“The head of ICE says he will deport DREAMers if the Supreme Court ends DACA” by Ian Millhiser, Vox, January 25, 2020
On November 12, 2019, the U.S. Supreme Court heard oral arguments on the Trump administration’s decision to rescind the Deferred Action for Childhood Arrivals (DACA) program. During the hearing, Chief Justice John Roberts cited his understanding that the Trump administration would not deport DACA recipients and suggested that the program is ultimately about little more than granting work authorizations.
But last week, acting U.S. Immigration and Customs Enforcement (ICE) Director Matthew Albence announced that the agency would, in fact, deport DACA recipients if the Supreme Court allowed the Trump administration to terminate the program. In anticipation of such a decision, ICE has begun asking immigration courts to reopen administratively closed deportation cases against DACA recipients to secure final orders of removal.
Albence’s statement should disabuse the chief justice of any misimpression about what hangs in the balance with the court’s upcoming decision. More than 250,000 U.S.-citizen children have a DACA-recipient parent, and deporting these parents would tear families apart.
In a system that adheres to the rule of law, court decisions are made based on the law and facts as they are, not as leaders wish they would be as a matter of convenience. Hundreds of thousands of DACA recipients—and many more people in their families and communities—have relied on this program and the protections it provides: chiefly, the protection against deportation. The Supreme Court can no longer pretend to be ignorant about the consequences of its decision.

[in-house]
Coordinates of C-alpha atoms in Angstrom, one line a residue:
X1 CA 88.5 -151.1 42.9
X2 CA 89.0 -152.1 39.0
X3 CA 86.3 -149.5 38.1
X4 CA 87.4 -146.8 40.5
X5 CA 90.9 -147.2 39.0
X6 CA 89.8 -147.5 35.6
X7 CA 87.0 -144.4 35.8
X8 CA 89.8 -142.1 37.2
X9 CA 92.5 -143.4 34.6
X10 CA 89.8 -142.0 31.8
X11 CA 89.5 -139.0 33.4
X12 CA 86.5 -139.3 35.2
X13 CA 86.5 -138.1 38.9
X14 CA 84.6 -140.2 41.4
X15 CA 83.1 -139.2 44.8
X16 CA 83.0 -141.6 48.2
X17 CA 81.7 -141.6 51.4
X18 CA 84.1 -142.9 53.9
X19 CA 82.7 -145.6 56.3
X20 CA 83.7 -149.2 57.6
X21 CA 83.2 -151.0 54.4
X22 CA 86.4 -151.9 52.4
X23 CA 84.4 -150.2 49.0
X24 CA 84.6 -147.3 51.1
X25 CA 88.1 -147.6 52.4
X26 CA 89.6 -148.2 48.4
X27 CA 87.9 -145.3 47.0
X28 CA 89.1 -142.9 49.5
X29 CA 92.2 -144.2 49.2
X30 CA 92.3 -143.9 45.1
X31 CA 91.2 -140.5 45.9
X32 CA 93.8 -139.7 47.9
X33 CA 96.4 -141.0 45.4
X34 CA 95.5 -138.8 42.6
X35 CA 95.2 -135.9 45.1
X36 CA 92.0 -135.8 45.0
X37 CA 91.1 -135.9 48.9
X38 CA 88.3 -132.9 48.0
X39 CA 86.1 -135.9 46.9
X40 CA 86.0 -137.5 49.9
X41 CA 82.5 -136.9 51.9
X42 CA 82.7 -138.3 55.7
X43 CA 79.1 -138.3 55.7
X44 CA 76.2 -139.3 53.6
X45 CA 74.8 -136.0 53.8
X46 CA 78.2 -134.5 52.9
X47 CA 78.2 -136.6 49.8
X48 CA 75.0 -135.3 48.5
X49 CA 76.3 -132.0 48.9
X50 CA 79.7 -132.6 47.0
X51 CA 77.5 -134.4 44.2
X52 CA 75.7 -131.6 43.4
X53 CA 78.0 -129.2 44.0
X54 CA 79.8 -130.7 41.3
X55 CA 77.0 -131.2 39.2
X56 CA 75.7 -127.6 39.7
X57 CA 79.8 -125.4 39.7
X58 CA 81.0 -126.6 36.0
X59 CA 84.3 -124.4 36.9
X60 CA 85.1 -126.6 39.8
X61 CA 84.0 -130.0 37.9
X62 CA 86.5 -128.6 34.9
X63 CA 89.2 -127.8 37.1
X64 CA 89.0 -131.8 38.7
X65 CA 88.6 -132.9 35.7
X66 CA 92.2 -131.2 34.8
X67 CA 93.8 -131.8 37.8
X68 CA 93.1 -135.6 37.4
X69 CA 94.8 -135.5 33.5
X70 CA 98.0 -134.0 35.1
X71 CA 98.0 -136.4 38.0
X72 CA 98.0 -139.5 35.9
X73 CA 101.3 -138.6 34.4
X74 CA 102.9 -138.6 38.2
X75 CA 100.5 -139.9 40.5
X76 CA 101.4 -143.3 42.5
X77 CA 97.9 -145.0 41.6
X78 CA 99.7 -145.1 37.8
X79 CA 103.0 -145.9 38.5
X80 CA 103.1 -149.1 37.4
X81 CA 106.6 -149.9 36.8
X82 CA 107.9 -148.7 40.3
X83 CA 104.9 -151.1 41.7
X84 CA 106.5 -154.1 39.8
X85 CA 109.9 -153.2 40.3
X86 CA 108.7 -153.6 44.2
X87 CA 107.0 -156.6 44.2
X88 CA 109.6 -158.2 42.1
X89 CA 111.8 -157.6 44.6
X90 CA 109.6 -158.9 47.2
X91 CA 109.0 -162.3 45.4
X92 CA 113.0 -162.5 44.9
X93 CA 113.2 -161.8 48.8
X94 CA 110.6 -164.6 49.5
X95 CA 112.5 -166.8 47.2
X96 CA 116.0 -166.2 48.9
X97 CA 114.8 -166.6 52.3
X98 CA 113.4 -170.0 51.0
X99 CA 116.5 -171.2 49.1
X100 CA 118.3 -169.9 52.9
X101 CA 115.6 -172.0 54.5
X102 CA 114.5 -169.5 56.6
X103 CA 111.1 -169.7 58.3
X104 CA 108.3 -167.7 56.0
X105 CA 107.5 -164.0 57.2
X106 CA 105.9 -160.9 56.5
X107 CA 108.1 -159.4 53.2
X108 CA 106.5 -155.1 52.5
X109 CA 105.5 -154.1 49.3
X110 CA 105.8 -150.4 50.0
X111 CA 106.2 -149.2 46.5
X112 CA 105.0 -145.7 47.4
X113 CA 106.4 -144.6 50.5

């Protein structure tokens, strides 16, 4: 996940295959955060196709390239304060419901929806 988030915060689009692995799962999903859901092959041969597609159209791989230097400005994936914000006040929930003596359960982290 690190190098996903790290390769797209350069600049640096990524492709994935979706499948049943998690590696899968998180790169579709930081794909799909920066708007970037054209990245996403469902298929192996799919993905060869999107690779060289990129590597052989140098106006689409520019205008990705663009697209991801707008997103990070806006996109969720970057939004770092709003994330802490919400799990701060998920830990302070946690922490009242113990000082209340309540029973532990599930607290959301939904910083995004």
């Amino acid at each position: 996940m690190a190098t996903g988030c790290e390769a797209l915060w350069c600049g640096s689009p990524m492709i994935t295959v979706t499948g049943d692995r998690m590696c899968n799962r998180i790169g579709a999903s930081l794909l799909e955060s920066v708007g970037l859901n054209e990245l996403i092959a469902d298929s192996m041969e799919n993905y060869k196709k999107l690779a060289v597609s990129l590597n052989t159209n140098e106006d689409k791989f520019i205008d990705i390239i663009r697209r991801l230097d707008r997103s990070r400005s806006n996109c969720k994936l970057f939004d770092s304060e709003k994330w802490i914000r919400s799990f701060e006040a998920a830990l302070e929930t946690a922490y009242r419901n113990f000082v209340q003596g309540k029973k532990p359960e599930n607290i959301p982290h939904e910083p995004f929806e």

Moreover, a system that values the rule of law does not, by its very actions, undermine public faith in the system itself. Yet by moving forward with plans to ignore the significant contributions that DACA recipients make to society and to deport them to countries that many of them have never known, the Trump administration is doing just that.
As the country awaits a decision by the court, one thing is clear: DACA renewals remain open, and recipients can and should apply to renew their protections.
For more on how the Trump administration’s attacks on DACA prevent the United States from building a fair and workable immigration system, see CAP’s report: “Restoring the Rule of Law Through a Fair, Humane, and Workable Immigration System.”